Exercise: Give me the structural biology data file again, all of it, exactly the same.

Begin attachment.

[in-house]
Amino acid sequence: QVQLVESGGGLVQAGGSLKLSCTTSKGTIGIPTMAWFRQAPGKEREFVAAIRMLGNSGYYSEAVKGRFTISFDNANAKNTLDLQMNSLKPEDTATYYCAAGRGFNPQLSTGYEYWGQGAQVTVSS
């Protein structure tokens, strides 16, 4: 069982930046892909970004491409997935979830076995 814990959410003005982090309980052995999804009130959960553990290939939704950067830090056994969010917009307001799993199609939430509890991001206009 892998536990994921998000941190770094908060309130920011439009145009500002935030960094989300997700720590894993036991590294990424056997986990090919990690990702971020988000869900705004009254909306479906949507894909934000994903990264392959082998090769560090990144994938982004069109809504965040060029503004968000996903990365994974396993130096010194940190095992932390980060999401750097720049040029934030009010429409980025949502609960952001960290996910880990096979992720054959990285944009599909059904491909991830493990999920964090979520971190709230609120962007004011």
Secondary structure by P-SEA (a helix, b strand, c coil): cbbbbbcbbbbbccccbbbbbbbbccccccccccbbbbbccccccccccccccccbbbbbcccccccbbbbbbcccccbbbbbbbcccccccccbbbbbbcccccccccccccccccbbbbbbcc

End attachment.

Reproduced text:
[in-house]
Amino acid sequence: QVQLVESGGGLVQAGGSLKLSCTTSKGTIGIPTMAWFRQAPGKEREFVAAIRMLGNSGYYSEAVKGRFTISFDNANAKNTLDLQMNSLKPEDTATYYCAAGRGFNPQLSTGYEYWGQGAQVTVSS
């Protein structure tokens, strides 16, 4: 069982930046892909970004491409997935979830076995 814990959410003005982090309980052995999804009130959960553990290939939704950067830090056994969010917009307001799993199609939430509890991001206009 892998536990994921998000941190770094908060309130920011439009145009500002935030960094989300997700720590894993036991590294990424056997986990090919990690990702971020988000869900705004009254909306479906949507894909934000994903990264392959082998090769560090990144994938982004069109809504965040060029503004968000996903990365994974396993130096010194940190095992932390980060999401750097720049040029934030009010429409980025949502609960952001960290996910880990096979992720054959990285944009599909059904491909991830493990999920964090979520971190709230609120962007004011």
Secondary structure by P-SEA (a helix, b strand, c coil): cbbbbbcbbbbbccccbbbbbbbbccccccccccbbbbbccccccccccccccccbbbbbcccccccbbbbbbcccccbbbbbbbcccccccccbbbbbbcccccccccccccccccbbbbbbcc